The Australian Cyber Security Centre also published guides this year for businesses to identify cybersecurity risks associated with supply chains, and to manage these risks.
The Cybersecurity Agency of Singapore announced that it will shortly launch a CII Supply Chain Programme for stakeholders to adhere to international best practices and standards for supply chain risk management.
The Way Ahead
The global nature of ICT supply chains necessitates a stronger, coordinated response at every level.
Globally, countries and International Organizations (e.g., INTERPOL, the UN, ASEAN, Europol) have taken steps to tighten cooperation and share best practices:
Multilateral platforms – Today, the United Nations Group of Governmental Experts and Open-ended Working Group are platforms that can be used by countries to develop consensus around cyber processes and norms. Conferences such as the UN Internet Governance Forum provide further opportunities to discuss at the working level: in 2020, Kaspersky together with our partners organized a workshop to discuss the need and ways to develop assurance and transparency in global ICT supply chains.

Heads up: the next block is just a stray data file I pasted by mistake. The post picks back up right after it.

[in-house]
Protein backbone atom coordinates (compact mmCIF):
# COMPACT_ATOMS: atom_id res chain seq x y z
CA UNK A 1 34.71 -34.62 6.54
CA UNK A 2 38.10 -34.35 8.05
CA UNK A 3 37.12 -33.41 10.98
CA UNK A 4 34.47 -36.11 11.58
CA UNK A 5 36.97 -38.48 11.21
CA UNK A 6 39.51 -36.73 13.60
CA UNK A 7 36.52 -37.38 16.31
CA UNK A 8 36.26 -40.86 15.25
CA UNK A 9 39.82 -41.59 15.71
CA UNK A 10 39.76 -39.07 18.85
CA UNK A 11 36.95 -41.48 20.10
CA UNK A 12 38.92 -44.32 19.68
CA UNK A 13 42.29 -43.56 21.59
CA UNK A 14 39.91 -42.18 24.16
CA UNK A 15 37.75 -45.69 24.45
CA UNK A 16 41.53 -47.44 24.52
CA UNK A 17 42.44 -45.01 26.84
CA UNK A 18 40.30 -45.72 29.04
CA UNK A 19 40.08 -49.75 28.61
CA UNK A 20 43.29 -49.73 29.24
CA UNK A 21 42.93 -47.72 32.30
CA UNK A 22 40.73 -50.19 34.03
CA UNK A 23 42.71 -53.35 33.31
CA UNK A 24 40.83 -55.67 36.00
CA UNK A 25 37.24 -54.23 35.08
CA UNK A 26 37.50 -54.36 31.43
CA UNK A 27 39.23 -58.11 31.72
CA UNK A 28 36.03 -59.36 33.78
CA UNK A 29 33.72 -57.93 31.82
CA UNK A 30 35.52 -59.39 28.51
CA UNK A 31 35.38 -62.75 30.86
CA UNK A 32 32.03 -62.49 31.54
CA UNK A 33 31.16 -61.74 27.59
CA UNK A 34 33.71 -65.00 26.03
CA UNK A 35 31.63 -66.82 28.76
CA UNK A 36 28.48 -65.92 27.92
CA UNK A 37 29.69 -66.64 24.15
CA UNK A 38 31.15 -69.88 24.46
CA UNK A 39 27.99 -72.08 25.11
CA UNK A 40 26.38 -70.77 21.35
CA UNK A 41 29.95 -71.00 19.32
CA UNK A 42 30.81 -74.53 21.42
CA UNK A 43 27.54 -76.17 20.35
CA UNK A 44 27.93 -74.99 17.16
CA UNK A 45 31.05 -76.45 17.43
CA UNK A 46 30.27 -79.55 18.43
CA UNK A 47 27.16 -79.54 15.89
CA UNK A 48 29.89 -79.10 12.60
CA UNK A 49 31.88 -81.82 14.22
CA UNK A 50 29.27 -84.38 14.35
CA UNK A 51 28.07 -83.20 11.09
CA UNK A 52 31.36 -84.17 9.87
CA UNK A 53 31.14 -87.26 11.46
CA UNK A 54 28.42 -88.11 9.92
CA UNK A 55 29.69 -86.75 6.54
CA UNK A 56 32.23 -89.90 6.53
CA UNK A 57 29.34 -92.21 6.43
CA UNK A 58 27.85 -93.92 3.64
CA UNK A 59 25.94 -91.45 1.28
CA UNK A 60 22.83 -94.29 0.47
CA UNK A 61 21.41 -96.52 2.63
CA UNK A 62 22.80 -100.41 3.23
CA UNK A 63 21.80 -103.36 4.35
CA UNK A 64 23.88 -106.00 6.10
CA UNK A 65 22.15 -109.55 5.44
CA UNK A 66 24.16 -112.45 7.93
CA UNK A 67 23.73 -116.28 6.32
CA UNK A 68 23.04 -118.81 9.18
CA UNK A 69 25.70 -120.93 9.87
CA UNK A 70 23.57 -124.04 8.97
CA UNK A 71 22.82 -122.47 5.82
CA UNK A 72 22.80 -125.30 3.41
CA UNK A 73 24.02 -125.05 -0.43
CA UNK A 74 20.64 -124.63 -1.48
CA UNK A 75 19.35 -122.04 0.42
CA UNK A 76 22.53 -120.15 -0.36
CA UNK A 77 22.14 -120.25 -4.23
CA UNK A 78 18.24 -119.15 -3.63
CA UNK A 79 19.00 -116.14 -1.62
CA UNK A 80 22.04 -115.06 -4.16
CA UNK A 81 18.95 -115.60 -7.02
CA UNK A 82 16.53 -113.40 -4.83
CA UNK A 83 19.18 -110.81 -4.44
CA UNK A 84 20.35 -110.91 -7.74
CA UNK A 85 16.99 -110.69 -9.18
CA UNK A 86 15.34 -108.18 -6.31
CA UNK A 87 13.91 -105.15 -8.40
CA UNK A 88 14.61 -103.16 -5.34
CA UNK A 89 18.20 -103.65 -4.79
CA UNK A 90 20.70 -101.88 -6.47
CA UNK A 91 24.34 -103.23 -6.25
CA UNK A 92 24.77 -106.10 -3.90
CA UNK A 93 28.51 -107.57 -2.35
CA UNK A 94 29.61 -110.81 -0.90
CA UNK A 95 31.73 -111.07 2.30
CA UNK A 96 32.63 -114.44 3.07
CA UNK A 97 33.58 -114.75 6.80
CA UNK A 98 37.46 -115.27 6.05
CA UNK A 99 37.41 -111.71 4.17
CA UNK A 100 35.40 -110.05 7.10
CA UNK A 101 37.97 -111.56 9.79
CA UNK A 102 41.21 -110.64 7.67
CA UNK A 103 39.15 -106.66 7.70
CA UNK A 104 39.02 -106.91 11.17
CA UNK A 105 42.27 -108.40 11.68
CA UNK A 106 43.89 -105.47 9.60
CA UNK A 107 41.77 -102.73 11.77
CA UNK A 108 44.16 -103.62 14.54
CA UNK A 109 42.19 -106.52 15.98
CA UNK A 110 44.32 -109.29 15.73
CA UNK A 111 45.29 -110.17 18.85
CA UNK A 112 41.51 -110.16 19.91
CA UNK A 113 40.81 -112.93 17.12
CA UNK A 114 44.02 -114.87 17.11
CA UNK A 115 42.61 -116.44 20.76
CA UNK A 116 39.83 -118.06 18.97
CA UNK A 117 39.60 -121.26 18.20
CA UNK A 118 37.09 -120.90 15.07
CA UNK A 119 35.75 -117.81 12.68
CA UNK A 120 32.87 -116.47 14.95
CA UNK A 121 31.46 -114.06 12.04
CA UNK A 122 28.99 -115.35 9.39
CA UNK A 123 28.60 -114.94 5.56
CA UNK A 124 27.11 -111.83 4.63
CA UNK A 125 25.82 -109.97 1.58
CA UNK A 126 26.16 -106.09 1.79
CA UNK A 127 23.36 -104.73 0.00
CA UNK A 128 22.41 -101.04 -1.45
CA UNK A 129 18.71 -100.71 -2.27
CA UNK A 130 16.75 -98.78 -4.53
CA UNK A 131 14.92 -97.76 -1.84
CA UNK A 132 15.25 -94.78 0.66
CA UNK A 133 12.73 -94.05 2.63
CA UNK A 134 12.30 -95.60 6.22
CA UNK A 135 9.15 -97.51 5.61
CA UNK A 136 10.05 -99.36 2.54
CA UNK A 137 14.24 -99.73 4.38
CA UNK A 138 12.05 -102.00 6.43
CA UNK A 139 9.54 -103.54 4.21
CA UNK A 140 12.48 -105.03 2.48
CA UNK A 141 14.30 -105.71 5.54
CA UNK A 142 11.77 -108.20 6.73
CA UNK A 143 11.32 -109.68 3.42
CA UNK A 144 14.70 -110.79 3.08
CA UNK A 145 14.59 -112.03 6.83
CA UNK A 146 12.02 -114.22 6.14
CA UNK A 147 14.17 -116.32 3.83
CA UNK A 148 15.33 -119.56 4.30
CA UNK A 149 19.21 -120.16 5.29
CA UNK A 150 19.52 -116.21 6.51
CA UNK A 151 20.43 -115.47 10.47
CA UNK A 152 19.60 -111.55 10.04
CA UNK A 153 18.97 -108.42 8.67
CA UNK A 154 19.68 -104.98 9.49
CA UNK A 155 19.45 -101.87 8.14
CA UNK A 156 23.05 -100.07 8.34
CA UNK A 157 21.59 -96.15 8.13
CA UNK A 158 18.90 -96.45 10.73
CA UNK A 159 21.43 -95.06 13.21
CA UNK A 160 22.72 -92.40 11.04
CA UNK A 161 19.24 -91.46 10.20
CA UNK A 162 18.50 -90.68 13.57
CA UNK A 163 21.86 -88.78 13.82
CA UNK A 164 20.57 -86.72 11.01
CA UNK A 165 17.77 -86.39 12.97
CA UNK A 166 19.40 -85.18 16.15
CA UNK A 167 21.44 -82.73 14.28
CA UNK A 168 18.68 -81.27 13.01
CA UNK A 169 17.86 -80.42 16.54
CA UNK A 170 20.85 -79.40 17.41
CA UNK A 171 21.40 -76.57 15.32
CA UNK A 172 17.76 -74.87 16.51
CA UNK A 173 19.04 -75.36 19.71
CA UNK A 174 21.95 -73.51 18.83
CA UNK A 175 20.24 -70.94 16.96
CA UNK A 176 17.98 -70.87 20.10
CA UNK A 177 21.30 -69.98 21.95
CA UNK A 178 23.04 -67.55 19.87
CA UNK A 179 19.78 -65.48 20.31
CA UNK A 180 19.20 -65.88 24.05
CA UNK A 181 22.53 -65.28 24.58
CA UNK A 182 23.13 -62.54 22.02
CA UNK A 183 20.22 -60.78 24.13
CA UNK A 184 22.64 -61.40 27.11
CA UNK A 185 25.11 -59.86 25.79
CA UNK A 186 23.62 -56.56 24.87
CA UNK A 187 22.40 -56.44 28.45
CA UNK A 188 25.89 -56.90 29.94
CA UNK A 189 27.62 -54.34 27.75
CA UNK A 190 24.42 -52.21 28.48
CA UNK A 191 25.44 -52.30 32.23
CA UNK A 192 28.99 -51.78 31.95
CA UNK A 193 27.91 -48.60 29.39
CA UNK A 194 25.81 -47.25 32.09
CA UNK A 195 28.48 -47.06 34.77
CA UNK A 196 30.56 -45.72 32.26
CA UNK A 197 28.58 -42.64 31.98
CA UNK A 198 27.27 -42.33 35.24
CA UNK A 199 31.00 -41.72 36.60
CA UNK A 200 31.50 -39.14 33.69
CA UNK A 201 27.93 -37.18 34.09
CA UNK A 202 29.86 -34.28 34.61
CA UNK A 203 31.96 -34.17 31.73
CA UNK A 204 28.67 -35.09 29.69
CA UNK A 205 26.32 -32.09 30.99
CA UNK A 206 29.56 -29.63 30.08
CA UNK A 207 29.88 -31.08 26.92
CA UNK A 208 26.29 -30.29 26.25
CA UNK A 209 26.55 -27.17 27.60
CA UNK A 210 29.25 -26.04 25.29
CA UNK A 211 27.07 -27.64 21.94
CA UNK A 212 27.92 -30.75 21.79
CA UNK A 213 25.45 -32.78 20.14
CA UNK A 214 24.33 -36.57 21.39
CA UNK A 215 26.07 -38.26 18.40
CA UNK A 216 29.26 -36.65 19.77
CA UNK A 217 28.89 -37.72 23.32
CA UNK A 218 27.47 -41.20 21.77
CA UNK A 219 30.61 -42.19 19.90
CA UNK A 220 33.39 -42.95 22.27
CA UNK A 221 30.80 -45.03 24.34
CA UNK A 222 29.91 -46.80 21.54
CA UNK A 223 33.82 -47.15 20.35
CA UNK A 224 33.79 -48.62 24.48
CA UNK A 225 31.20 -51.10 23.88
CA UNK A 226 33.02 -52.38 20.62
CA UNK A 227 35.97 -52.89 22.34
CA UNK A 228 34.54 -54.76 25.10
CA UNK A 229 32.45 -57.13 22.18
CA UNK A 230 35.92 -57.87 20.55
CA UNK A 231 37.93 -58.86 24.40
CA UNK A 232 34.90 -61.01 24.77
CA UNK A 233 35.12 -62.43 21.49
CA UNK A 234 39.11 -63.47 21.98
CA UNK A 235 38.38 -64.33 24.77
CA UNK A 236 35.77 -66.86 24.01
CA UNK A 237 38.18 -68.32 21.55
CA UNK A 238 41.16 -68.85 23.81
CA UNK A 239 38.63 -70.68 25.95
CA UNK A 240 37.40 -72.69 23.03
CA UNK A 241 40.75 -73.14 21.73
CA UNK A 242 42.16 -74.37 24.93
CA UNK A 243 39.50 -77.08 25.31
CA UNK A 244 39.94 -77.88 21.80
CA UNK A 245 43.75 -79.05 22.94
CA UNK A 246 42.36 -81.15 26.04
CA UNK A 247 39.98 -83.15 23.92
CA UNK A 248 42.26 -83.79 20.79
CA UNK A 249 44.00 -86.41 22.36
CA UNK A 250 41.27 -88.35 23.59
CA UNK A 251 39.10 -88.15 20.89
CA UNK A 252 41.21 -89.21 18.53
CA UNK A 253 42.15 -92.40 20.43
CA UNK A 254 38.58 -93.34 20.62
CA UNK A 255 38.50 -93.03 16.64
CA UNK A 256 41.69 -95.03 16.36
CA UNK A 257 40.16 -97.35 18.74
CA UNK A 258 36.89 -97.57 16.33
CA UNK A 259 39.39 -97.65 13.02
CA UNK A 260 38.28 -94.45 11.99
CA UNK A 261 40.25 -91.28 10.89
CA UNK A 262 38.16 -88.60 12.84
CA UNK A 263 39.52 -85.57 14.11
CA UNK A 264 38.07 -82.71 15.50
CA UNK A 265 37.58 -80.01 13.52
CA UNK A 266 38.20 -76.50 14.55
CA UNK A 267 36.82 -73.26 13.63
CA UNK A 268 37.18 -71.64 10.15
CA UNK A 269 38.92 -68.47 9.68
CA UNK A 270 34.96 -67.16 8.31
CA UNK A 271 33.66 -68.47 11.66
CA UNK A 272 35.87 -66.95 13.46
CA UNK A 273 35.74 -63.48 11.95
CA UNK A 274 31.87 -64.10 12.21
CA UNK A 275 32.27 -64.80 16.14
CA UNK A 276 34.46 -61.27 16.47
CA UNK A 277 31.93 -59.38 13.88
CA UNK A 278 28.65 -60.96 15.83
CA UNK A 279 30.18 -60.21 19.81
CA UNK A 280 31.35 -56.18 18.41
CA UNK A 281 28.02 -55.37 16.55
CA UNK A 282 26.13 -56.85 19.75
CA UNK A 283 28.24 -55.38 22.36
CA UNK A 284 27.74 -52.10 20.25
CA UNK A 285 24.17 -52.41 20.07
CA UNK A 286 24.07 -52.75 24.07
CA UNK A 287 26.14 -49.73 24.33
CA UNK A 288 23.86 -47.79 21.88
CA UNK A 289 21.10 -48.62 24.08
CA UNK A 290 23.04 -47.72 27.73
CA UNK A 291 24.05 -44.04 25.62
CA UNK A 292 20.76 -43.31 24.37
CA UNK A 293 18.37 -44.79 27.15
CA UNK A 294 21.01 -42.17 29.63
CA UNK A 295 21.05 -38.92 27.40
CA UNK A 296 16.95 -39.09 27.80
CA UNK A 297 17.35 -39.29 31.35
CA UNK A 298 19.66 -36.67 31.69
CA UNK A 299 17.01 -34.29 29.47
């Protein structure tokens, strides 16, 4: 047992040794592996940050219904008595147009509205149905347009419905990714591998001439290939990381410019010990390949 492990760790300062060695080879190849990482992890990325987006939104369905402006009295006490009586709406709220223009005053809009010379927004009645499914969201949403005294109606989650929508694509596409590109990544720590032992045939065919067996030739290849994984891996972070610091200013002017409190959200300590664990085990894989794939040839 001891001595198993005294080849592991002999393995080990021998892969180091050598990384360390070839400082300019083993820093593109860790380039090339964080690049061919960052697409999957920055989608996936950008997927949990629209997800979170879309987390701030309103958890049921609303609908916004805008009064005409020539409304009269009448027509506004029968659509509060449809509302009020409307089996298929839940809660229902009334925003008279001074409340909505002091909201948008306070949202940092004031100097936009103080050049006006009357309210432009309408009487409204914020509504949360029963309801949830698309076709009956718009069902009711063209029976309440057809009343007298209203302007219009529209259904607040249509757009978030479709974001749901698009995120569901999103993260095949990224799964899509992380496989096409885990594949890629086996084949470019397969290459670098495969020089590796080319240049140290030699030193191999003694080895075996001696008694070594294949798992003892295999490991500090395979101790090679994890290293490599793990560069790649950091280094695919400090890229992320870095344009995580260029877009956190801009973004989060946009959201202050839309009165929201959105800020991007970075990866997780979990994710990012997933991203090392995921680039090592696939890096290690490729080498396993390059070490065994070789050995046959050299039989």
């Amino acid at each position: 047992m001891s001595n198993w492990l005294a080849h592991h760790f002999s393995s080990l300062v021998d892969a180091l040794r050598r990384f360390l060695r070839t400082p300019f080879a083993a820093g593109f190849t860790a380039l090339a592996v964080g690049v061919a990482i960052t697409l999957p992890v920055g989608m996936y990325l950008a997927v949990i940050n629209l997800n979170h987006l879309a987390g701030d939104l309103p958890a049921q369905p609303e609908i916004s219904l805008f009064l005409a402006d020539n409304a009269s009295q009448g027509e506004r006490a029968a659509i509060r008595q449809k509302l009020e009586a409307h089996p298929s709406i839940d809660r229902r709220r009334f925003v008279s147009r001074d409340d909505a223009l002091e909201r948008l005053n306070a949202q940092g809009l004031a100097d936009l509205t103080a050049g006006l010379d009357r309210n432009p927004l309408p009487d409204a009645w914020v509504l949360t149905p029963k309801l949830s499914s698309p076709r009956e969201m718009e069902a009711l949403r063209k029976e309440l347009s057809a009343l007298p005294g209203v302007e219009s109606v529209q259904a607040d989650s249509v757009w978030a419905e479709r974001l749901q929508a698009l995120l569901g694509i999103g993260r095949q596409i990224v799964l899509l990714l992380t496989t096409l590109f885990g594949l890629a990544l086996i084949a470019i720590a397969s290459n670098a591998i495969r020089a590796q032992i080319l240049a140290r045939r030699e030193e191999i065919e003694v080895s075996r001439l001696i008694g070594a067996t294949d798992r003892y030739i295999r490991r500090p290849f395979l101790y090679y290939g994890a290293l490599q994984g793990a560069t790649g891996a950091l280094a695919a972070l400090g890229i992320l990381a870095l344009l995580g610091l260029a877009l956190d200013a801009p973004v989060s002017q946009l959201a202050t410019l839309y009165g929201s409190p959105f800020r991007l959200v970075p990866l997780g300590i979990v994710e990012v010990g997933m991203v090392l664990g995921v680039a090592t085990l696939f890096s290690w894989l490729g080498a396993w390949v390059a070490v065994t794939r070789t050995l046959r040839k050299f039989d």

Bilateral partnerships – Countries around the region, including Vietnam, India, Japan, Singapore, China and South Korea, have committed to MOUs on various aspects of cybersecurity – an important step in making progress domestically and globally.
While each of these platforms plays an important role in building consensus, exchanging knowledge and best practices, and harmonizing standards, moving forward, it is imperative to have more targeted conversations on global ICT supply chain resilience, given the wide-ranging types of actors and impact involved globally.
Nationally, governments must continue to drive nationwide efforts to establish a baseline level of cybersecurity across sectors through laws, regulations, guidelines, training requirements, and awareness building. The examples above provide a sense of some of the measures undertaken by governments.